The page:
Scott Esk, a Republican Tea Party candidate, who is running for Oklahoma’s House of Representatives, was caught in the midst of a controversy last summer after advocating the killing of homosexuals.
“I think we would be totally in the right to do it. That goes against some parts of libertarianism, I realize, and I’m largely libertarian, but ignoring as a nation things that are worthy of death is very remiss,” Esk wrote in comments uncovered by Oklahoma journalist Rob Morris.
When pressed, Esk clarified, “I never said I would author legislation to put homosexuals to death, but I didn’t have a problem with it.”
Morris contacted Esk later and even then, the latter did not deny making the comments or step back from the rhetoric.
“That was done in the Old Testament under a law that came directly from God and in that time there it was totally just. It came directly from God… I have no plans to reinstitute that in Oklahoma law. I do have some very huge moral misgivings about those kinds of sins,” said Esk.
Reportedly, while commenting on Facebook posts, Esk has said local administrations should institute laws punishing gays so people can decide on their own whether they want to live in a particular community based on how they are treated there. After his comments against gays went viral, people started looking him up on other platforms and it appears that most of his views are equally radical.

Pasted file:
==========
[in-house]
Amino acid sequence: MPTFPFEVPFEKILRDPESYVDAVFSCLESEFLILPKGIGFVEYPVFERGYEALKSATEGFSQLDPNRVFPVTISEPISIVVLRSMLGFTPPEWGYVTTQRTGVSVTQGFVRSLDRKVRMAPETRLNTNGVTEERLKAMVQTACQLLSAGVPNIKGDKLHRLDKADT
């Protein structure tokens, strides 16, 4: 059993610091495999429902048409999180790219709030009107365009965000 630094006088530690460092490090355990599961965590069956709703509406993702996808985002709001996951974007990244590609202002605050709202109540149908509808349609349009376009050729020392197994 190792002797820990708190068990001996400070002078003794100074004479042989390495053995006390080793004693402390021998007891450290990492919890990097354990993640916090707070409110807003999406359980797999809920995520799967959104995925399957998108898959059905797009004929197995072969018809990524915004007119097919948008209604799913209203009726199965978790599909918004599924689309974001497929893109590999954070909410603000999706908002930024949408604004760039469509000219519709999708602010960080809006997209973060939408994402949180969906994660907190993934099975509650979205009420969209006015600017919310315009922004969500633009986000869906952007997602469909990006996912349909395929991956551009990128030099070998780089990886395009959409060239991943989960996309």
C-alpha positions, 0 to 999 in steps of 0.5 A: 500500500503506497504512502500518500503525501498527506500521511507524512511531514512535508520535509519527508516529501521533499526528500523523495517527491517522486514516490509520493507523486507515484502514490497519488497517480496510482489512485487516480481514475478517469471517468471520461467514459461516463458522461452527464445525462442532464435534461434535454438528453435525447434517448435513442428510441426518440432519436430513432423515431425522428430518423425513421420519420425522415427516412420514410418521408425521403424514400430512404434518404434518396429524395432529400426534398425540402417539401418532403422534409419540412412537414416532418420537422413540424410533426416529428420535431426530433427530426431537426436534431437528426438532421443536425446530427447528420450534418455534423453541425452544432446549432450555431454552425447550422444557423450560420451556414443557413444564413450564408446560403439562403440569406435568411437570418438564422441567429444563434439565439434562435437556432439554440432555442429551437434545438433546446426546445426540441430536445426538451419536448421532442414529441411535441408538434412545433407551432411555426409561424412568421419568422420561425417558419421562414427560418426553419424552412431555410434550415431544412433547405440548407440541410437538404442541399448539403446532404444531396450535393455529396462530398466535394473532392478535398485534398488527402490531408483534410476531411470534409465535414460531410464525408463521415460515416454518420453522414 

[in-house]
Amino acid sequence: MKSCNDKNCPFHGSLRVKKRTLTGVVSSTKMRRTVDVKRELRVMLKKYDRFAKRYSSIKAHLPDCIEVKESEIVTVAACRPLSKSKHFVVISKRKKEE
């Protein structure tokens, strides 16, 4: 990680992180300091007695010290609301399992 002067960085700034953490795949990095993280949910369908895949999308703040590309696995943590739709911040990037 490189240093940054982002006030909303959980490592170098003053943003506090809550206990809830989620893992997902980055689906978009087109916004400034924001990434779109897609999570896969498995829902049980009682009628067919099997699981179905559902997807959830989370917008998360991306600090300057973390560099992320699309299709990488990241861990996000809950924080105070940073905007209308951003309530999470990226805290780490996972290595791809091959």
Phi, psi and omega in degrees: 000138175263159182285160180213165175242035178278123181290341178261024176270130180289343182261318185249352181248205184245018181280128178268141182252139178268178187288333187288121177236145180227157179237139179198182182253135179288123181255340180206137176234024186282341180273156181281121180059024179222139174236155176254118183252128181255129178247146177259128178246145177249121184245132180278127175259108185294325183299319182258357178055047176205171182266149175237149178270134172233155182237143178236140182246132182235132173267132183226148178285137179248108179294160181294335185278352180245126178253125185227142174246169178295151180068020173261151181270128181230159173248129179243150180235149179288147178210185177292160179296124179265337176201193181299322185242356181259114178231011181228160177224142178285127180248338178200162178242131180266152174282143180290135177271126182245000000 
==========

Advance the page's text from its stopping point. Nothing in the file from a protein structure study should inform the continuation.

For instance, he wants to punish people who undergo abortions as well as federal bureaucrats who enact laws allowing people to do so. Additionally, Esk is also against education funding and gun licenses and believes organizations like FDA, EPA and OSHA should not be allowed to operate because they are unconstitutional. If that is not enough, Esk has gone on record to suggest divorce proceedings are far too easy in America, propagating jury trials for divorce cases.
Esk has always said or done things to make eyes roll. In December 2013, he referred to Nelson Mandela as a communist thug and a low life. A month earlier, he had called 911 to report a large group of Mexicans at a mall because he suspected them of being there illegally.
On his website, Esk writes, “I look forward to applying Biblical principles to Oklahoma law.”
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